East vs. West: feng shui face-off in Toronto suburb

Some Chinese residents in this growing Toronto suburb aren't happy about what may go up in their neighborhood: the town's first mosque.

They're not hostile to Muslims, or to new development. It's a question of "negative energy."

Their concerns seem to be related to the practice of feng shui - using astrology and numerology to determine the best site for a building in order to optimize the flow of positive chi, or energy.

But Markham Town Councilor Tony Wong prefers "cultural sensitivities." "A lot of Chinese do not subscribe to feng shui - especially overseas Chinese. I'm not a subscriber myself."

The case raises some issues we may hear more about as East continues to meet West in the big cities of North America: Can "cultural sensitivities" be invoked to keep a mosque out of a largely Chinese neighborhood? And can feng shui be taken into account in municipal planning decisions?

The short answer, so far, is no.

But officials seem to be finding some accommodation to public concern over the siting of houses of worship and funeral homes - and to the desire to renumber houses to avoid the number "4," which, in Chinese, is a homonym for the word death.

Sensitivity and land-use

"It's real to the people here," says David Collinson, director of planning in Richmond Hill, next door to Markham. "You can be sensitive to an extent." But still, he stresses, planning decisions have to be based on traditional land-use criteria.

"Nobody has the answers for people who have fears," says Khalid Usman, the Markham town councilor in whose district the mosque site is located. "You can't have superstitions run your life. Religion is one thing, but superstition - there's no end to it."

And even among feng shui adherents, no great unity reigns. Feng shui master Ivan Yip of Richmond Hill estimates that he is one of 60,000 in North America. What some of them are doing is to feng shui, he says, as chop suey is to fine Chinese cuisine.

Many feng shui masters would recommend against living near a house of worship, because such buildings are often empty and sometimes full of "unbalanced energies." But opponents of the Markham mosque had two specific concerns, Wong says.

The first was that they wanted a smaller minaret. Ralph Aselin, another town councilor, says that the issue there was infringement of the neighbors' privacy. Rather than a spire-like structure, the minaret is to be a "manned tower," as he puts it, from which "you [could] basically see into the backyard of every house for at least a block away."

As a "goodwill gesture" the Islamic Society of Markham reduced the height of the minaret from 110 feet to 80 feet.

The second concern was the "cold room" to be built to hold bodies for up to a few hours before a funeral service. The facility would not be a morgue, says Mansoor Aziz, spokesman for the Islamic Society.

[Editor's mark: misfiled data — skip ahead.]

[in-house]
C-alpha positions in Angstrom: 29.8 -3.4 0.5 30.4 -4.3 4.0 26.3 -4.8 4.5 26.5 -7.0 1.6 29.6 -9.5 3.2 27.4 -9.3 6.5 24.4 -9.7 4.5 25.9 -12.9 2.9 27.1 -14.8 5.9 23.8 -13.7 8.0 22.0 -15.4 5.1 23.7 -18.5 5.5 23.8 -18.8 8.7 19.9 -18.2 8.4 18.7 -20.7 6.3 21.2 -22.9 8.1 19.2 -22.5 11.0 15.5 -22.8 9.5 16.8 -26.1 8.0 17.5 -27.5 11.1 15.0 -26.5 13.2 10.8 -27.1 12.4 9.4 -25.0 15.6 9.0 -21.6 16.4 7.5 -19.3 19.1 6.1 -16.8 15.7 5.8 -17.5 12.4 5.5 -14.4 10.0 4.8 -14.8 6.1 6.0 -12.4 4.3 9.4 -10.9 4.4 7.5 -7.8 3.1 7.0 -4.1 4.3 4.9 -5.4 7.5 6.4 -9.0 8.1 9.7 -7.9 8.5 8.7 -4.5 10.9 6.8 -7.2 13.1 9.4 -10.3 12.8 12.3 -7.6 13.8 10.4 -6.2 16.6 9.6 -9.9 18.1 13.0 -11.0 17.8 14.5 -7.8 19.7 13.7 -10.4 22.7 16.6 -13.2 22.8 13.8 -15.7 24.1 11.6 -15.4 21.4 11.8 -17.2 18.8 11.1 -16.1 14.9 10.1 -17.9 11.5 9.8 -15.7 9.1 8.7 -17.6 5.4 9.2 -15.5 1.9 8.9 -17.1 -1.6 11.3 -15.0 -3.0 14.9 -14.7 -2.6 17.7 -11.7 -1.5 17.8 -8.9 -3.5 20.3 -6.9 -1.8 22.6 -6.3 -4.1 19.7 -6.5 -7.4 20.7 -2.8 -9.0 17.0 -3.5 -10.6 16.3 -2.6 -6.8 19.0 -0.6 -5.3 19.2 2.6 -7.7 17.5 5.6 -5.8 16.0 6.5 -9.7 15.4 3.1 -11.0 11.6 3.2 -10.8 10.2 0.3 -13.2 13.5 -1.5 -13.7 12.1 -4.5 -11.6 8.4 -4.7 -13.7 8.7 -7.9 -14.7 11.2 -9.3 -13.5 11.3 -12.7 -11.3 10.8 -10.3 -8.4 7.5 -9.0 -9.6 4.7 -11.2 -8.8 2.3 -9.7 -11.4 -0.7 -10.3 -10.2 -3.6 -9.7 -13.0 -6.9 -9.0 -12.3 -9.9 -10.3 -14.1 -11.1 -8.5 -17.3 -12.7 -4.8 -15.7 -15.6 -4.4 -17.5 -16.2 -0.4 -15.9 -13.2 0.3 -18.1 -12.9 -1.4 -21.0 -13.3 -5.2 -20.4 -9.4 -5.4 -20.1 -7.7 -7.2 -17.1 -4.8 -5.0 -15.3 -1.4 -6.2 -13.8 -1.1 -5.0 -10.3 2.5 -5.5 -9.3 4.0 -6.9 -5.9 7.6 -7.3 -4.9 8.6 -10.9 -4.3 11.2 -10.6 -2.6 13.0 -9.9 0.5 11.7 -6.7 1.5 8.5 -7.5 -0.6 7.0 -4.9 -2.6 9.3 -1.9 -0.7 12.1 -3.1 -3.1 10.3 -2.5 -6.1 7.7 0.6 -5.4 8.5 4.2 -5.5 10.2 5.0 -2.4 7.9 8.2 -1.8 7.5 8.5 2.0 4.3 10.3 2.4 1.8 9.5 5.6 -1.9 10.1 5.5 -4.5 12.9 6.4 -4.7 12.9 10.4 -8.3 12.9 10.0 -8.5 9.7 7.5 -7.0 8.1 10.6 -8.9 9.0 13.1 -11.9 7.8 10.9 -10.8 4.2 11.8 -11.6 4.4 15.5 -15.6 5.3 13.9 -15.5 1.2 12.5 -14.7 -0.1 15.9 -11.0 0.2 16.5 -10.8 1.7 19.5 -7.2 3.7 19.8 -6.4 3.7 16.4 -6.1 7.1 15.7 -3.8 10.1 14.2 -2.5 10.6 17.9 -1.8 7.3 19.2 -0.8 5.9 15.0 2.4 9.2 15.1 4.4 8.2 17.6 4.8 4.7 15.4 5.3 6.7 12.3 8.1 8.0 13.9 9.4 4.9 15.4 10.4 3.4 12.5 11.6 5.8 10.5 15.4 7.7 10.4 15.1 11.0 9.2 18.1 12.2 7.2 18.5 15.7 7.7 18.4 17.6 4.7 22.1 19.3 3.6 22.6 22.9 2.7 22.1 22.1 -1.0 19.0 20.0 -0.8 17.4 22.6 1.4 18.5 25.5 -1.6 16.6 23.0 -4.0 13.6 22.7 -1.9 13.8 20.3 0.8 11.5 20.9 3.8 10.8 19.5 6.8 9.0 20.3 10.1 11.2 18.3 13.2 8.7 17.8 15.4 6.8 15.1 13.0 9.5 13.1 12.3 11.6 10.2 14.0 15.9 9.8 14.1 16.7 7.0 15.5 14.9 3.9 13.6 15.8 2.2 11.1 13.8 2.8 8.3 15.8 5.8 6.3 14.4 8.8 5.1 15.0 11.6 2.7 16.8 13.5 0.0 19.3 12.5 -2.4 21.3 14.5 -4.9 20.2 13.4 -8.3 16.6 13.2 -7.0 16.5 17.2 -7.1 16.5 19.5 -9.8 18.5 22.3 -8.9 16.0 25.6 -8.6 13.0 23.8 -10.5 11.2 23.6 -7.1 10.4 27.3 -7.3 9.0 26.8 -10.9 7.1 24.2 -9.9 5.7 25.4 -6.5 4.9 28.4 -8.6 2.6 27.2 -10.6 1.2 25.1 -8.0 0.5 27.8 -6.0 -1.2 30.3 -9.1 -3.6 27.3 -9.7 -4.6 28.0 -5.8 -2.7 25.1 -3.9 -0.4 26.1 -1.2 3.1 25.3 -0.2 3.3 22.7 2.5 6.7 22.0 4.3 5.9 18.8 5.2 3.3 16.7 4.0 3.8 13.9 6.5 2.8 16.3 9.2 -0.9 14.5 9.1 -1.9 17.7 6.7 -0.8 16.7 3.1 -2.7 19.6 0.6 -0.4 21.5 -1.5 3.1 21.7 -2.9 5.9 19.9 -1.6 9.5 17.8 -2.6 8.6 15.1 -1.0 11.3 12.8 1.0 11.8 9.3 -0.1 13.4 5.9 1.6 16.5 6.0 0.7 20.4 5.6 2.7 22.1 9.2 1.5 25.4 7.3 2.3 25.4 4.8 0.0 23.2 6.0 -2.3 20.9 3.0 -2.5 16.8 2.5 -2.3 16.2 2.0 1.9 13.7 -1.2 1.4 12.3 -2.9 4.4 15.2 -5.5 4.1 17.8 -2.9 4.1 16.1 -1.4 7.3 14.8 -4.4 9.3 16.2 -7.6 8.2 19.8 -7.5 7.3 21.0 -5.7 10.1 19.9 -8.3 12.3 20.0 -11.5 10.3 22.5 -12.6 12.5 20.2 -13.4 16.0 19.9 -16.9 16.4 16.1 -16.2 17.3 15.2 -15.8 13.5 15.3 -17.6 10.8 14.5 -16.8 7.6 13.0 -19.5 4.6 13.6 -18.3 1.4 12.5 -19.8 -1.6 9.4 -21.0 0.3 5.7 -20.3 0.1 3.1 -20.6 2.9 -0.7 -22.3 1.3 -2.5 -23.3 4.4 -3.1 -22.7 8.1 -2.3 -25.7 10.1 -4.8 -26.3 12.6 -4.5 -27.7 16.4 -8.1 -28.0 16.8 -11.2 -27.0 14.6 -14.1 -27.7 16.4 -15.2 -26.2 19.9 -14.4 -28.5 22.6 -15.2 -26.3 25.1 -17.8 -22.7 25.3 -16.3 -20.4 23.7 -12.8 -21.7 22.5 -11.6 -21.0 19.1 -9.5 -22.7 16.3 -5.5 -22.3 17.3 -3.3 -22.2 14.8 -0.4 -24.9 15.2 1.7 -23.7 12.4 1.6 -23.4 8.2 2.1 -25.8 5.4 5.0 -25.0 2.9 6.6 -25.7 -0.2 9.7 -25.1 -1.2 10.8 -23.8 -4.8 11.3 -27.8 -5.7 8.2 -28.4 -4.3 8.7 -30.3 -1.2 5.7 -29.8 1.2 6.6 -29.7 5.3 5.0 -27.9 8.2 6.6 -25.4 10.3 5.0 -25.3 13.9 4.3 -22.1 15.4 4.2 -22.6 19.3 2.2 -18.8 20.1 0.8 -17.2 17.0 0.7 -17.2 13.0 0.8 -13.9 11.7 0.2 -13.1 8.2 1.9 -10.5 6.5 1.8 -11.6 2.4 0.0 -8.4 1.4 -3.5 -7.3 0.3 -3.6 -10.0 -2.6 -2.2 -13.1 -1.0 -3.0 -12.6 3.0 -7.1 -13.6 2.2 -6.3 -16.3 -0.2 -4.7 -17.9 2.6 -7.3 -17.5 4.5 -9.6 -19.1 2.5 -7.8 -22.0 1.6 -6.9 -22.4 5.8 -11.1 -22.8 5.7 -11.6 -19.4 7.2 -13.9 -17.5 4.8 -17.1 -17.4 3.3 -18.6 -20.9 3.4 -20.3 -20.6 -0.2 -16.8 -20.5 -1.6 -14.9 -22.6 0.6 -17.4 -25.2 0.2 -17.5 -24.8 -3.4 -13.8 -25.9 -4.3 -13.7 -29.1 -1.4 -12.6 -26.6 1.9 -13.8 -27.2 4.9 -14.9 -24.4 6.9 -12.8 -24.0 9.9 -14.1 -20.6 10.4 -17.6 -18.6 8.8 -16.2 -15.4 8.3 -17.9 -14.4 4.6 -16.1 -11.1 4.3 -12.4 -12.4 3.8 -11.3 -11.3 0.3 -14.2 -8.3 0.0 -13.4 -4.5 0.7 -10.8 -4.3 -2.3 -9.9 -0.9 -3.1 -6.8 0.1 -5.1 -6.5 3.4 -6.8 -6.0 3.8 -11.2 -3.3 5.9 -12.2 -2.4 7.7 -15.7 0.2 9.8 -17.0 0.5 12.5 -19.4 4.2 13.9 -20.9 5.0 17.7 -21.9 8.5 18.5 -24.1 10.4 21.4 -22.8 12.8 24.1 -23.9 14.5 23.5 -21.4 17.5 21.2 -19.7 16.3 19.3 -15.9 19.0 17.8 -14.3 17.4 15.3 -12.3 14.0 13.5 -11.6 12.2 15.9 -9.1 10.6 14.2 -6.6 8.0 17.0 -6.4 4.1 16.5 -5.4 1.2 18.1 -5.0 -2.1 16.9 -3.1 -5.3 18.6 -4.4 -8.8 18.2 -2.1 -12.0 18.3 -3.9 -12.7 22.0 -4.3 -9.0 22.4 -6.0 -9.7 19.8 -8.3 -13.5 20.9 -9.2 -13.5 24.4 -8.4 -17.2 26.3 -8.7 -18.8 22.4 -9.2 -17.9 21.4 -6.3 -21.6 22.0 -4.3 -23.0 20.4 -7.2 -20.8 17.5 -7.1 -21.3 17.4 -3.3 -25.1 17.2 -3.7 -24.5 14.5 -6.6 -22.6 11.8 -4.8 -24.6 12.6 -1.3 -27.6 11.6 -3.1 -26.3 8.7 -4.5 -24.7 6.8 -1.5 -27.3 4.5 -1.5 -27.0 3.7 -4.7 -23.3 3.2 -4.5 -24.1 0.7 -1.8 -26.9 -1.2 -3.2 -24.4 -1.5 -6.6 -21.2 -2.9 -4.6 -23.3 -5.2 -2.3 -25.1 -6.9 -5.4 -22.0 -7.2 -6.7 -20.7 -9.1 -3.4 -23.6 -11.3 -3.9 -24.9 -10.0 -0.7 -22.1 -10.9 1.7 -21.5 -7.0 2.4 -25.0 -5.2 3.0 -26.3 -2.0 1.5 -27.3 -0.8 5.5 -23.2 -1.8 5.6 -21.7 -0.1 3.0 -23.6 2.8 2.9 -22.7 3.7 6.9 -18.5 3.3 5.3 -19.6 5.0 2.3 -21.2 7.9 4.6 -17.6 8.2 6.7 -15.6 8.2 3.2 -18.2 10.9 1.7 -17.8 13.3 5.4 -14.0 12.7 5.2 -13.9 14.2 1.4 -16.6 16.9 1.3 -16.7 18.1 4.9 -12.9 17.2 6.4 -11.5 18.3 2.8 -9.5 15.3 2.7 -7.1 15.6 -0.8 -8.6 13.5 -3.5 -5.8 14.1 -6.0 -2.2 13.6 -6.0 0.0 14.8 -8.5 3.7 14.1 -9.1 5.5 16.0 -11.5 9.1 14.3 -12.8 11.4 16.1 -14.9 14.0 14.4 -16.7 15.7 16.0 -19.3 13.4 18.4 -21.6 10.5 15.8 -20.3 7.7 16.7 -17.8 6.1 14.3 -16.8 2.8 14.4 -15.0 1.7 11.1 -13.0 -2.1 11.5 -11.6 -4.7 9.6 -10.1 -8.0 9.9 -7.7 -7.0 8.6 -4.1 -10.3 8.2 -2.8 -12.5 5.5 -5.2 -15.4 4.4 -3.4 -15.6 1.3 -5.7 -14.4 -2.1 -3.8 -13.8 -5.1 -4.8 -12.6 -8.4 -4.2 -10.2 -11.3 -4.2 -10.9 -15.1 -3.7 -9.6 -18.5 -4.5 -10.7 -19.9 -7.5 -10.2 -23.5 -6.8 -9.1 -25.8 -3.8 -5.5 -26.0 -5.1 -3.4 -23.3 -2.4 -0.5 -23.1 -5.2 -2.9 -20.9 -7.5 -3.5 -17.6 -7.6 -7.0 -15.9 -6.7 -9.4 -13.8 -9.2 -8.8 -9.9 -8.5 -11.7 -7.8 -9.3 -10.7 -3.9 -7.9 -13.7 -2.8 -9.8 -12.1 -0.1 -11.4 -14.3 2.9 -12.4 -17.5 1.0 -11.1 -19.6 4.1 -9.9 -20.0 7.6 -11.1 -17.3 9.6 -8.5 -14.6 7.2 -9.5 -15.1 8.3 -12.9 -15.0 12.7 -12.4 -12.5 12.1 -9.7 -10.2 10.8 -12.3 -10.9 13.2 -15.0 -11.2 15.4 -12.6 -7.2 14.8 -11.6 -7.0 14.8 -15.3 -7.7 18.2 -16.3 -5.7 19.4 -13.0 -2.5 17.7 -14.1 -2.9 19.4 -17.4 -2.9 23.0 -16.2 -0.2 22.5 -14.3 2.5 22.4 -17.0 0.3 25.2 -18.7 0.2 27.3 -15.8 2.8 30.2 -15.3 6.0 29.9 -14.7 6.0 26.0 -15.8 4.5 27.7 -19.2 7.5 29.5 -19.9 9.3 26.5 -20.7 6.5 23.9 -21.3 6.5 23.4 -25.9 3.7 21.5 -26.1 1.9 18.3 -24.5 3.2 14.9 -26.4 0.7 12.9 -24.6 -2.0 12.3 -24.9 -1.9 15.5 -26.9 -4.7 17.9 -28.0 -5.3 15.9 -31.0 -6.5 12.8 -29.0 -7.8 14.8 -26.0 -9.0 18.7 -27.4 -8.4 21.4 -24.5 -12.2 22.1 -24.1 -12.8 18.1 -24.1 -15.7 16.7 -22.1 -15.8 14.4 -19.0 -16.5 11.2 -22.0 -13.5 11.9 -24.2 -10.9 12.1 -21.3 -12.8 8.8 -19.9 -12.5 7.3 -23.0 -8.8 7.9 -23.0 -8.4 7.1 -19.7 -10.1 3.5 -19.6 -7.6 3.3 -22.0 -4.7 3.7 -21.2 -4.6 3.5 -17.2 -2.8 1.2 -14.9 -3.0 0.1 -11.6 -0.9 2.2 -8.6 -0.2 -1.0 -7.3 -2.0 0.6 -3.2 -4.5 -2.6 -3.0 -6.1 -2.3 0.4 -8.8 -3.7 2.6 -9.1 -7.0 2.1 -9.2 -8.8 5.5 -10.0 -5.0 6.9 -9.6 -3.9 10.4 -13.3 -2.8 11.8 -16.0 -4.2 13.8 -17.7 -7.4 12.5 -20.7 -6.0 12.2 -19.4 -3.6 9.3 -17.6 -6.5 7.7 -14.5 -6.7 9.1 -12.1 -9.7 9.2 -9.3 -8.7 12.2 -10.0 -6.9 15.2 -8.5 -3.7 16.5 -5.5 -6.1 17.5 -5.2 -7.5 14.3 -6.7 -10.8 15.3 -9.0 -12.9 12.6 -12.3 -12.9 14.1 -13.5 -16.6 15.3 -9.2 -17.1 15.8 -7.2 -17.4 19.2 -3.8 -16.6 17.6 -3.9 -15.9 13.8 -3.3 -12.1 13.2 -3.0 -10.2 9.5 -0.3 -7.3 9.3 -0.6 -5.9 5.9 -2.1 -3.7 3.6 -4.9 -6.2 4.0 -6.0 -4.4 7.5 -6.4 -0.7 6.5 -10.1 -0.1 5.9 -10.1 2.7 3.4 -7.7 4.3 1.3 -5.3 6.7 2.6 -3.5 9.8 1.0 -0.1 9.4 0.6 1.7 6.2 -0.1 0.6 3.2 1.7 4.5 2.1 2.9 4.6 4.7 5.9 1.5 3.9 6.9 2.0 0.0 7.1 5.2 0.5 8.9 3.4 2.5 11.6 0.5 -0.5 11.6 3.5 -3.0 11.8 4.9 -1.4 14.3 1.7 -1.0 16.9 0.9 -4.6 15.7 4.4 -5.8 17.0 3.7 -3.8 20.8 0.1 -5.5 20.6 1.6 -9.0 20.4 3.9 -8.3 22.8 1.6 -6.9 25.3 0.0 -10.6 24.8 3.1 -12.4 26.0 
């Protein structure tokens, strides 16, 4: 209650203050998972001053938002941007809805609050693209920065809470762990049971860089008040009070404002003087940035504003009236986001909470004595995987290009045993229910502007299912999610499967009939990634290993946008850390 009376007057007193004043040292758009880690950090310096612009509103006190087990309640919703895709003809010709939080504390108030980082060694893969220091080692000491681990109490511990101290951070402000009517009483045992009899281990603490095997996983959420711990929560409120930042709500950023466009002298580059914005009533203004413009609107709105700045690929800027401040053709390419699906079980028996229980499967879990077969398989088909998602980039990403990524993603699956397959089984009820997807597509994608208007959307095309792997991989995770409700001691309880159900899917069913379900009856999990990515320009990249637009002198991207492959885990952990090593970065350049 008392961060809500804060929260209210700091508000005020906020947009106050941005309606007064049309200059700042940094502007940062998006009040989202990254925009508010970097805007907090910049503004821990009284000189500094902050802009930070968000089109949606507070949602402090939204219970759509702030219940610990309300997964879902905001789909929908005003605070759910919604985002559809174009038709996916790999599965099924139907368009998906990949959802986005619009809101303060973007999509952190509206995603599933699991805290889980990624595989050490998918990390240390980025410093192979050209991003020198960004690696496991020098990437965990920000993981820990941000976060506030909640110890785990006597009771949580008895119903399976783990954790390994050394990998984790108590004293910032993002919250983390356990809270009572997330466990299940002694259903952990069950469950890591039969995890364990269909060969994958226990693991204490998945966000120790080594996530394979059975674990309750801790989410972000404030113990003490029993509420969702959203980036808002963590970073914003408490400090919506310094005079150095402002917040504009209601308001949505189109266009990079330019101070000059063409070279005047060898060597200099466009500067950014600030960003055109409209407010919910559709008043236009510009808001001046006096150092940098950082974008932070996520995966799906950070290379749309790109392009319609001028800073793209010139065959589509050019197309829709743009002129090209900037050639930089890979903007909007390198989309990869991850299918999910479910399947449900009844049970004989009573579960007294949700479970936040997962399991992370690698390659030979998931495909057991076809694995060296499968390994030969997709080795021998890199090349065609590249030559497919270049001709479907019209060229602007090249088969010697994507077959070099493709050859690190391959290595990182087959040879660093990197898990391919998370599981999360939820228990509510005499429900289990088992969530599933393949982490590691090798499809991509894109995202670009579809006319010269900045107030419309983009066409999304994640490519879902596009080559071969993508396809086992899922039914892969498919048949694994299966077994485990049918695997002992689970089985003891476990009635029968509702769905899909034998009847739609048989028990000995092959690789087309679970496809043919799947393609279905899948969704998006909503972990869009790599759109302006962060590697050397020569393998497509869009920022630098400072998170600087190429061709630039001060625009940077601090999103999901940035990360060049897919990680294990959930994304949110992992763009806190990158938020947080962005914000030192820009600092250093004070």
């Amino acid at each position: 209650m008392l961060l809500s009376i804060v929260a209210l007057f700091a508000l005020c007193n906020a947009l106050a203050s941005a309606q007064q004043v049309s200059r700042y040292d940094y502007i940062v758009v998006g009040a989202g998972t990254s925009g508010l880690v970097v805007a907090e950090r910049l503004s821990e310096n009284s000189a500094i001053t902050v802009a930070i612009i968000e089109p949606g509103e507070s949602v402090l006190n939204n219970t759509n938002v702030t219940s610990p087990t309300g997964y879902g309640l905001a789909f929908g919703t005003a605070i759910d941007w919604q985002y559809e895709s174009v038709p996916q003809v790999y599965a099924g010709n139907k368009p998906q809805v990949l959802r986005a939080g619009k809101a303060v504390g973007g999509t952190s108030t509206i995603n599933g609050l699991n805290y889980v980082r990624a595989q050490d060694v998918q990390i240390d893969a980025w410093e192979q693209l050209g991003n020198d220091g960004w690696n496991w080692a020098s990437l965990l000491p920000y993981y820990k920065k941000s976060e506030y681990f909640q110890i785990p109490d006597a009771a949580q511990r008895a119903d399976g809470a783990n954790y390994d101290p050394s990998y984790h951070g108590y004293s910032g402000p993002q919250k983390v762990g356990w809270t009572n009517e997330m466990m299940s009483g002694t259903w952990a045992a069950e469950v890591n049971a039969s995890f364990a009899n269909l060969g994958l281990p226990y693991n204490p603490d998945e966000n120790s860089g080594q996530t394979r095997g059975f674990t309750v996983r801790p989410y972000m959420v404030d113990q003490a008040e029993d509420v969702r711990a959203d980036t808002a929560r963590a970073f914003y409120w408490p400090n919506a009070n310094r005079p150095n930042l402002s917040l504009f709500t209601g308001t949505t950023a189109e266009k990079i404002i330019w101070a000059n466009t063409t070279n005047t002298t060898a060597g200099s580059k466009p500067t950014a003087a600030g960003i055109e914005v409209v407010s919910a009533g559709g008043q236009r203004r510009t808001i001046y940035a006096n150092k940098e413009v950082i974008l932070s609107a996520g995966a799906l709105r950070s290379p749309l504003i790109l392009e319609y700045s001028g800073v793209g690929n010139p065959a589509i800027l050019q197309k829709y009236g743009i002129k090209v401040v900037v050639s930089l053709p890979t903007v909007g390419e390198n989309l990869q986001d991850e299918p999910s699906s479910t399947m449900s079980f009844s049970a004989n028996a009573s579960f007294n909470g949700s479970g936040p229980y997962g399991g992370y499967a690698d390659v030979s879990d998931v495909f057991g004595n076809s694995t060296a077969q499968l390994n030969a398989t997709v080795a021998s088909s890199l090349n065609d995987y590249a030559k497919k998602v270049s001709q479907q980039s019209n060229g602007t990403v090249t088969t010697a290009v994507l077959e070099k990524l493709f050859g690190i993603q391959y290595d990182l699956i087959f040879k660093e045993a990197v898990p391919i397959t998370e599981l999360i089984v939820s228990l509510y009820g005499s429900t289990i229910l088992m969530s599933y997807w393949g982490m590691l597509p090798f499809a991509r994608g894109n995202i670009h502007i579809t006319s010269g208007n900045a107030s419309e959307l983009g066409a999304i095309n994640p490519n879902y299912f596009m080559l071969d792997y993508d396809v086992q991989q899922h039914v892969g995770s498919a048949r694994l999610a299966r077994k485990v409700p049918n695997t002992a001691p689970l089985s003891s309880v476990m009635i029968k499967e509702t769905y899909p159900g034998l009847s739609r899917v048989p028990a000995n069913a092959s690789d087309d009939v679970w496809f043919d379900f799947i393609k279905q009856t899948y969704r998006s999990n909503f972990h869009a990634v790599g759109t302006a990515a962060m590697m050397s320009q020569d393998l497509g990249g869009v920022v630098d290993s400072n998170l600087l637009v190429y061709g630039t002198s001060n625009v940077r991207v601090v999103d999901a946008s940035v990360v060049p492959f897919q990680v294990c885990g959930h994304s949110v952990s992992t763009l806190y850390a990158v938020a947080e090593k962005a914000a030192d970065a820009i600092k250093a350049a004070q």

But Mr. Aselin says that the question of the exact purpose of the room "was never answered sufficiently" at the July 6 town council meeting. The town council approved the site map, 11 to 2. Wong and Aselin voted no.

The neighbors are trying to consider whether to appeal the council's decision to the Ontario Municipal Board (OMB). They refused numerous Monitor requests for a meeting. "I told them that as far as the town is concerned, the file is closed," Wong says.

Chinese community

Only in the last several years has Markham's Chinese population shot up to about 20,000, 20 percent of a total now pushing 200,000, says Wong. Many of these newcomers - here as elsewhere in Canada - are from Hong Kong, a feng shui stronghold.

The endlessly sprawling new subdivisions, in their suburban sameness, give few hints of the rich ethnic mix of their inhabitants. Only the houses of worship do that: the Chinese Christian church here, the Sikh temple there.

The mosque controversy, which Wong calls "a very good case study," comes about a year after another issue involving "cultural sensitivities": A zoning variance was sought to permit a funeral home on one of Markham's main streets. The case ended up before the OMB.

Differing cultural views

The issue, the board noted in its March 1998 decision, was "whether the proposed planning applications should be refused on the basis that persons of Chinese origin, including business owners and tenants, employees and residents, harbor a profound cultural and religious aversion to physical proximity to funeral homes."

The board answered its own question in the negative, and allowed the funeral home.

Elizabeth Howson, a planning consultant with Macaulay Shiomi Howson in Toronto, sees this as one of "a very strong string of cases" in which the OMB has shown its intention to stick with traditional land-use planning principles.

But the town engaged her to study the siting of funeral homes. "Restrictions may sometimes be made to preserve social values [but] they must be broadly based societal values and applied in a consistent fashion," she states, in her recently released report. No feng shui for the planning department, in other words.

(c) Copyright 1999. The Christian Science Publishing Society

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